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happy 2012!

a lot has happened in 2011– a little too much that i failed to reach my posting goals for last year. work got in the way (not that i’m complaining) but taught me a lot in food styling tubs and tubs of ice cream! will try to start the year with some cool desserts perfect for this coming summer months.

stay tuned!

phat wong

I have a been a bit busy with an upcoming shoot for one of my clients, Haagen-Dazs, but still no excuse why I haven’t been posting recipes here the past couple of weeks. I still have a few recipes that I’ve been meaning to post, but I’m taking a break from the work kitchen and so here I am to share my latest restaurant discovery!  I enjoy eating out every once in a while just to check out the latest trends in food, what’s good-what’s not, and at the same time find inspiration for my own styling and recipes. Last week I finally got the chance to try out Phat Wong– casual dining and Asian-inspired menu by, none other than, Chef Ariel Manuel of Lolo Dad’s. I have never tried the food at Lolo Dad’s, but being one of the top fine-dining restos in the metro, I was pretty confident that Phat Wong is not that far behind.

Located at the LRI Bldg. at Nicanor Garcia St. in Makati, the place is decorated with several paintings (also for sale) by different artists hanging on the walls and bright intricate lamps adorned the ceilings. They have an open kitchen where you can see the chefs prepare and plate your food, always a plus for me to see what’s going on behind the scenes. The menu is simple and straightforward, around 3 entries per category ranging from appetizers, salads, noodles, oriental sandwiches, house specialties, and desserts. It’s a mix of Filipino, Vietnamese, Chinese with interesting combinations such as “Pinoy Duck Mami” and “The Oriental Burger” (Ground U.S. Sirloin on Pandesal with White Cheese, Mushrooms, Bean Sprouts and Crispy Onions) There were no photos on the menu, but the descriptions already tickled my taste buds I wished I was a bottomless pit that day so I can try them all in one sitting. But I wasn’t, so our menu of choice for the day were:

Deep Fried Shiitake Mushroom Roll (Php 170). These are so crunchy and I really love mushrooms, so I’m already a big fan of this simple appetizer.

Shrimps, Pomelo and Young Coconut, in Coconut Milk and Lime Dressing (P270) Definitely a crowd-pleaser from presentation to that perfect freshness of young coconut meat. It had a very subtle coconut milk and cilantro/lime dressing. The fresh coconut bowl is a first for me but a great twist to a somewhat common dish. I love this salad but I thought they can have more dressing on the side for people who want more tang to their salad.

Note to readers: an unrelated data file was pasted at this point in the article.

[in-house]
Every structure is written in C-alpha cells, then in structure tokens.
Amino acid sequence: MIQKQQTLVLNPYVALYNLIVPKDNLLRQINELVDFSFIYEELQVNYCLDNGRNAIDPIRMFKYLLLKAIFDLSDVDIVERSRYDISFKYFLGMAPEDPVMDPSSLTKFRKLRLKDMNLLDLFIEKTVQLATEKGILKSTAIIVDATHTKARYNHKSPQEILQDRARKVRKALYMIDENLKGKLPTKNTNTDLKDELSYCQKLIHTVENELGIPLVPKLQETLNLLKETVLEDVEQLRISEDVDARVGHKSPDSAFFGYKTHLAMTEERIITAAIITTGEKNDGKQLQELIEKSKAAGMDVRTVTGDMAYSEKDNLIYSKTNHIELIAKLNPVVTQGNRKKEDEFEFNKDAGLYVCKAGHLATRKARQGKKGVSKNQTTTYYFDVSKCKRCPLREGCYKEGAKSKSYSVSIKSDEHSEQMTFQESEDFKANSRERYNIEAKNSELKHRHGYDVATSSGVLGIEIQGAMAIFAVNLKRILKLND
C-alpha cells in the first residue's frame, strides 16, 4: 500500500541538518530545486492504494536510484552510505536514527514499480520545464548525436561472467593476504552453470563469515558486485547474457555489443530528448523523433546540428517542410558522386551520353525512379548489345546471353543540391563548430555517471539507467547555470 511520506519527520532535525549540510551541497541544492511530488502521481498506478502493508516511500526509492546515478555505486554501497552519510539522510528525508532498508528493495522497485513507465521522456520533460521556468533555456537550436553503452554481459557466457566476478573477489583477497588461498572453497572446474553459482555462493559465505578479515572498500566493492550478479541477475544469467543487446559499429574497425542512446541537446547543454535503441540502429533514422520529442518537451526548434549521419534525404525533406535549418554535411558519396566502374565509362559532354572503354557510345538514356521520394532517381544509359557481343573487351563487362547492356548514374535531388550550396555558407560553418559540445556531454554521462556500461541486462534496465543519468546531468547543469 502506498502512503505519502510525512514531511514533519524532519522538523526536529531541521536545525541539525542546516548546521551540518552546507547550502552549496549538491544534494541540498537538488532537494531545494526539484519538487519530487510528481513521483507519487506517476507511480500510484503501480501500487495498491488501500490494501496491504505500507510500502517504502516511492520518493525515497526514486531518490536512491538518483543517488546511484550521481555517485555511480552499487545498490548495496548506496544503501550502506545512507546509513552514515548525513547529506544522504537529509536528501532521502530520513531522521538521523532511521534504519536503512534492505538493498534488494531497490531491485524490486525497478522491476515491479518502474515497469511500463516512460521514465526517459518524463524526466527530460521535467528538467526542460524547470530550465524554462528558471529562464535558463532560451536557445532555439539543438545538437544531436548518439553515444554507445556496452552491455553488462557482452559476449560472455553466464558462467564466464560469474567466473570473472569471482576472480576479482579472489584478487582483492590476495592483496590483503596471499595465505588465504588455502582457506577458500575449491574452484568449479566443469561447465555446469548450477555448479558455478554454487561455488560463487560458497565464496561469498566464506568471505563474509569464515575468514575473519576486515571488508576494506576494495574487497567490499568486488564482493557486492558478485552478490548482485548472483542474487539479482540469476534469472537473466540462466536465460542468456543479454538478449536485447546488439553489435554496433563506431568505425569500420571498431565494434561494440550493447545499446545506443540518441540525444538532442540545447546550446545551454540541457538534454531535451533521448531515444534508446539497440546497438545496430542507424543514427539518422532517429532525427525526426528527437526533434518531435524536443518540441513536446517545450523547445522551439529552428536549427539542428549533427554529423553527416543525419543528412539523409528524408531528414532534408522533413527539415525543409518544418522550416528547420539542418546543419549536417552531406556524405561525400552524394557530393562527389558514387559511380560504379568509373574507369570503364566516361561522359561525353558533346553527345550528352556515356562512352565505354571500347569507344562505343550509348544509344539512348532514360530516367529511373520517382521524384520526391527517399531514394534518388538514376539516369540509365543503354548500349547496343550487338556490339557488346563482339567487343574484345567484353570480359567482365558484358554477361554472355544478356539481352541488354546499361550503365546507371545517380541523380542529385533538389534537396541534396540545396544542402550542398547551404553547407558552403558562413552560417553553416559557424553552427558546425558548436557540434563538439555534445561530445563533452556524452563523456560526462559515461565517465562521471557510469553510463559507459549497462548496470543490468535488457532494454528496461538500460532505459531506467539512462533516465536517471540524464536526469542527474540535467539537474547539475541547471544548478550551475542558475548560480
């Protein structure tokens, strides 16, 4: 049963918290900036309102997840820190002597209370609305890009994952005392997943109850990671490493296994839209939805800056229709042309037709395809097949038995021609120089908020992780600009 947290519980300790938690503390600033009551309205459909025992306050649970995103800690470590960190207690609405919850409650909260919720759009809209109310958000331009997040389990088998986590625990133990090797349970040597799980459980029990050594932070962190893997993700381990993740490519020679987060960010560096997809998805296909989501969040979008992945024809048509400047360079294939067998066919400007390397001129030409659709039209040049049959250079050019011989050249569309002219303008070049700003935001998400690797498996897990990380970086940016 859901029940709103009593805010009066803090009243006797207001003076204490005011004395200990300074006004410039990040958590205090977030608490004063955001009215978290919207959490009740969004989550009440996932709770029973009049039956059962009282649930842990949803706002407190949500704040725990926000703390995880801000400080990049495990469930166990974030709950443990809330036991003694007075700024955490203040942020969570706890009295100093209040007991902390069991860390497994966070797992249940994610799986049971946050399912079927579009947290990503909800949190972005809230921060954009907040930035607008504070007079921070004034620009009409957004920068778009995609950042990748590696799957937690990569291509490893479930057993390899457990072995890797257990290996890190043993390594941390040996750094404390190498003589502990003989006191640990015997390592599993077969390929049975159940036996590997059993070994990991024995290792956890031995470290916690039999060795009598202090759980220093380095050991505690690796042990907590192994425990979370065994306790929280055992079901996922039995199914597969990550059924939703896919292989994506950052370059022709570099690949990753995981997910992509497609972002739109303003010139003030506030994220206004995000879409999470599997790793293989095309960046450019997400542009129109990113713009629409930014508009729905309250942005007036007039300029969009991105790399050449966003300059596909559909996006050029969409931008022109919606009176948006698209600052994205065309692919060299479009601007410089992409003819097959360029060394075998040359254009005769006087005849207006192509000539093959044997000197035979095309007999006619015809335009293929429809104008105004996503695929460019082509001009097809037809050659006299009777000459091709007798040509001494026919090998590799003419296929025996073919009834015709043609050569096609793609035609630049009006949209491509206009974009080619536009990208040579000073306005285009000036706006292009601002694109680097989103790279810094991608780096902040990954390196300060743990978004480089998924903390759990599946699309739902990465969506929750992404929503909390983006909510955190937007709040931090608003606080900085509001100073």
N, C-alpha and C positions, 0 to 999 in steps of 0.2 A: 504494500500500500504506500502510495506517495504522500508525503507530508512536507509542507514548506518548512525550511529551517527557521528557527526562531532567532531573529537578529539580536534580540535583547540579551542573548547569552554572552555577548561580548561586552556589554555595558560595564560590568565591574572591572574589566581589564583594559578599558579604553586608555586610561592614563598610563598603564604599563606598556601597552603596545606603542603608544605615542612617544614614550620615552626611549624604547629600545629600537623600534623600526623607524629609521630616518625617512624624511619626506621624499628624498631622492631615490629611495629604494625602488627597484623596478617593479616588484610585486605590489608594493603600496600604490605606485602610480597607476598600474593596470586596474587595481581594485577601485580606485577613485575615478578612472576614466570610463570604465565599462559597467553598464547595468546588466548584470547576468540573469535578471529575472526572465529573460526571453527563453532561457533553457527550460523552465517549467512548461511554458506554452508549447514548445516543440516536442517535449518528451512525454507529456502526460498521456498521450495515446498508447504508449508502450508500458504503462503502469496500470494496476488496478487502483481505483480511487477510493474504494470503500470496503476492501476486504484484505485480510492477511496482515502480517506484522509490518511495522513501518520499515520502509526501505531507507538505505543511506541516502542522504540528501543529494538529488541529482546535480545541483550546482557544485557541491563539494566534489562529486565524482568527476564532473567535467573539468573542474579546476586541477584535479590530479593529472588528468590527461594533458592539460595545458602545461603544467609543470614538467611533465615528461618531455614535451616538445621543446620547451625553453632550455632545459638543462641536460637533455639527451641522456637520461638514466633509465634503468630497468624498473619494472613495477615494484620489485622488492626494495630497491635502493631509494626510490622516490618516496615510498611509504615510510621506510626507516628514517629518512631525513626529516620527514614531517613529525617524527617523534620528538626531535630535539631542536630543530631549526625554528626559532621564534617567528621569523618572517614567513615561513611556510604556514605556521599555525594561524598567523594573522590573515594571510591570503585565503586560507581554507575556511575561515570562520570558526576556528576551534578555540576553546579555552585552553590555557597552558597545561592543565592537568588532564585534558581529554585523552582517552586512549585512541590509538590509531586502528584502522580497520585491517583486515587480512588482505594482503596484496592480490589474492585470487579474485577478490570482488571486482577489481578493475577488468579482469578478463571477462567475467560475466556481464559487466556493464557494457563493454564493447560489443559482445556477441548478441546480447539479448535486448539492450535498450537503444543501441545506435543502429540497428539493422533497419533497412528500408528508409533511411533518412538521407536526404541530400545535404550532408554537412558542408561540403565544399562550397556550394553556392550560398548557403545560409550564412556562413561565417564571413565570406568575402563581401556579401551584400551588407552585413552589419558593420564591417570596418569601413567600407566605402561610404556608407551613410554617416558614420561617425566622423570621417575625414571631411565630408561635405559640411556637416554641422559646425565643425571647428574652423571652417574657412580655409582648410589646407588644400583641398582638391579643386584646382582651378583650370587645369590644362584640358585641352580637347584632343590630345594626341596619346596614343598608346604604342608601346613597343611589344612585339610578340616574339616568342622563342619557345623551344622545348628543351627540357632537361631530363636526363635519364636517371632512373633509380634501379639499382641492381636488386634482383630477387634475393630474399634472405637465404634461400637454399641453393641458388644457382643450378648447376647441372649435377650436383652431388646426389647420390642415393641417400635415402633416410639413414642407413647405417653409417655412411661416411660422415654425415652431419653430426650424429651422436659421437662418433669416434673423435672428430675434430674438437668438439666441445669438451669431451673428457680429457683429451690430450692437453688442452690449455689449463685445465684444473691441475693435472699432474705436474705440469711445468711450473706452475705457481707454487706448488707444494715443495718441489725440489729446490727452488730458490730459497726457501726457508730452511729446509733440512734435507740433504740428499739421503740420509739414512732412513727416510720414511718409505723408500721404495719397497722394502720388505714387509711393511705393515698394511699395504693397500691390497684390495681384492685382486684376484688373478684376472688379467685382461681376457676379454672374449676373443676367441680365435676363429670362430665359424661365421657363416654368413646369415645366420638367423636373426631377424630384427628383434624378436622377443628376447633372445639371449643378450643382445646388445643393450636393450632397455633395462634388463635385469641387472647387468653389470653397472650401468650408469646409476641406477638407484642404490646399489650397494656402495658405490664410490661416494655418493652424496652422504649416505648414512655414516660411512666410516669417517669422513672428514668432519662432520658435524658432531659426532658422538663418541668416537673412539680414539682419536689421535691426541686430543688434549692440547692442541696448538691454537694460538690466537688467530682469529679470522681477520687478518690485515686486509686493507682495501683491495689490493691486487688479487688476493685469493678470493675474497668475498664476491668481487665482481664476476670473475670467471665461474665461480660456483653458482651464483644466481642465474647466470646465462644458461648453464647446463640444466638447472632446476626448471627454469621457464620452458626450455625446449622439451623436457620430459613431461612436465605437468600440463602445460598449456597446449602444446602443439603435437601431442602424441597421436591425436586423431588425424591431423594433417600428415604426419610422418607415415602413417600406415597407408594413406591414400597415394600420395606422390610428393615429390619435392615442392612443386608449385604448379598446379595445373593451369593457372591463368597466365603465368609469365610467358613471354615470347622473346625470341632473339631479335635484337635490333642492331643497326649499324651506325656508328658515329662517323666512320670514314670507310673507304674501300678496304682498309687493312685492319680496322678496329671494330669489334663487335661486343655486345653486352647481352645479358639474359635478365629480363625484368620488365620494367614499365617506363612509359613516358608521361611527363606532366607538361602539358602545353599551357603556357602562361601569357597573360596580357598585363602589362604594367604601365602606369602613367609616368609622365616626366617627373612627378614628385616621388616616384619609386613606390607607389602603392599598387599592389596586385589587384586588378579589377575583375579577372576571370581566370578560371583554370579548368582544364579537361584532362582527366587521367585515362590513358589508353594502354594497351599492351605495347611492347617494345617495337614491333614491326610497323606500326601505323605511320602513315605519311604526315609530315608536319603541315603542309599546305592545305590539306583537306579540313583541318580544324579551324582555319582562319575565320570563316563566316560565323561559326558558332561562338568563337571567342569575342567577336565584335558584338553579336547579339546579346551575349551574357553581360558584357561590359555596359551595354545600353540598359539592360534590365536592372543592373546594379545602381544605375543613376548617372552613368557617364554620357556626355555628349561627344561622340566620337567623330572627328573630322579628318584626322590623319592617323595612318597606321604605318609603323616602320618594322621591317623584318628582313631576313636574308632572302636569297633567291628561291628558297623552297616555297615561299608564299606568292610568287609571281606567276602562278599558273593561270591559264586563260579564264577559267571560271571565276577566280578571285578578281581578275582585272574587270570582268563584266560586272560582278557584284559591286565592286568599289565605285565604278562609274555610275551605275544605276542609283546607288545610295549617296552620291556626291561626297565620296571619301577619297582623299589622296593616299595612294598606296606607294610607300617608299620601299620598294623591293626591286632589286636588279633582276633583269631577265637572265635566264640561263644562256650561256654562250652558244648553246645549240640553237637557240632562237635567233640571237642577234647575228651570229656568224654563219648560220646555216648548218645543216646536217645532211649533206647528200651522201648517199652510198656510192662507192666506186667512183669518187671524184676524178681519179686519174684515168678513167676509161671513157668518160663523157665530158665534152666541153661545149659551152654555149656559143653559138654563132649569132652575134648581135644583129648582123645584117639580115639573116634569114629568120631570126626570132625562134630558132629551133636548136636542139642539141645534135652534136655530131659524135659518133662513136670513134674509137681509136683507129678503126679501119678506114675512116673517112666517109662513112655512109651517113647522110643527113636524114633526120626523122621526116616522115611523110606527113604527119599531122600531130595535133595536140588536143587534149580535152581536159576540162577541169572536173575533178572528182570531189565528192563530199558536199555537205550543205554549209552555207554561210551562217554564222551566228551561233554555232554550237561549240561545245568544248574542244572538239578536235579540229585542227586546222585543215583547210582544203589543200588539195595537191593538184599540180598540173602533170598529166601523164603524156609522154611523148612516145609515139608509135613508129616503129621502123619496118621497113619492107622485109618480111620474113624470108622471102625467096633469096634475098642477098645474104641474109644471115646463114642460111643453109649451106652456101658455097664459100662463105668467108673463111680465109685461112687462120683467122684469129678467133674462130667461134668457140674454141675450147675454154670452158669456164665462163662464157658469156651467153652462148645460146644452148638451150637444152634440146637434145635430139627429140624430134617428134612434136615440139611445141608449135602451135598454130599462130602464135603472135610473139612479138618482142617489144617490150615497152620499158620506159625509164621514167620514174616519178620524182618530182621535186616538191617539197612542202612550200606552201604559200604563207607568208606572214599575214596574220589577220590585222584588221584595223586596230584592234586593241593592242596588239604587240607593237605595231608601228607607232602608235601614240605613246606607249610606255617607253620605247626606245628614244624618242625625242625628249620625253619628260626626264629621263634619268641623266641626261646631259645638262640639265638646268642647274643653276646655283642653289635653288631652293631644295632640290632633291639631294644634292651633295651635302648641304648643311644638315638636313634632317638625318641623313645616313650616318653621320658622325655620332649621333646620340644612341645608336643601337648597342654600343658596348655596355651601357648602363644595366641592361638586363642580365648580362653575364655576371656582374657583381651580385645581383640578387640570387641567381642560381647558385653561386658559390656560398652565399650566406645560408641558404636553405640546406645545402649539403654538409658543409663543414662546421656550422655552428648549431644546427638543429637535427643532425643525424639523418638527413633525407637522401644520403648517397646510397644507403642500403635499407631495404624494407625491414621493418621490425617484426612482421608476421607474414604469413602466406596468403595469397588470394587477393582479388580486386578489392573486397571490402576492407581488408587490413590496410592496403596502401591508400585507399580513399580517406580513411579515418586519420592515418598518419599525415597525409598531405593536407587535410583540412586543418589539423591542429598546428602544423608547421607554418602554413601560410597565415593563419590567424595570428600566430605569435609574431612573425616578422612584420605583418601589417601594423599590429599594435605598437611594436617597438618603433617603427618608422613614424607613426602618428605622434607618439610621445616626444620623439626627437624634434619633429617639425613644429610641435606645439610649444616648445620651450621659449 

Grilled Baby Back Ribs Tocino with Garlic and Vinegar Sauce (P325) This is the best Tocino ever! The ribs were perfectly cooked, soft, juicy, and not at all greasy. The flavor was just right, subtly sweet and set-off perfectly by the garlic vinegar sauce. The house specialty was Hainanese Chicken but I have no regrets I picked this for our main course. I never thought something so simple as Tocino can be made into something so delicious and filling.


And Desserts of Baked Meringue on Mango and Bananas with Pandan Cream. This is the perfect dessert for me, creamy and sweet and fresh and cool. Need I say more?

 

and another Tapioca dessert with Coconut Cream. I’m not a big fan of tapioca, so I give this dessert an okay recommendation. I wish they had something like Creme Brulee with an Asian twist or a flan…Hmm something I can hint to Chef Marge next time I bring my friends to the resto🙂 Chef Marge Villena is the sous chef who was very sweet to come and sit with us  after our meal, and share about her long kitchen experience working with Chef Ariel all the way back when she started at Lolo Dad’s.

Servings were big enough to share for two, and by the end of our lunch I was already so full. Prices are very reasonable considering the quality of food they serve. I’m definitely coming back with some foodie friends in tow.

Whenever I want something light yet filling, I automatically look for my Red   Fish Curry recipe. One of my original kitchen experiments with all my favorite ingredients. A bit spicy, salty, sour, creamy, and healthy! This can be eaten with rice or as a soupy noodle dish. I used Thai rice noodles which you can easily find in supermarkets nowadays and cooks instantly- just pour in your piping hot soup and cover for about 5 minutes. You can find the ones available already individually portioned so I always buy those. I ran out of bean sprouts when I made this but feel free to throw in a handful at the end of cooking to have something fresh and crunchy in the dish. Best topped with some cilantro too, but the herb is not that easy to find in the common markets.

Ingredients:

2 tablespoons oil

3 garlic cloves

1/2 medium onion

2 medium tomatoes, cubed

2 fresh shiitake mushrooms, sliced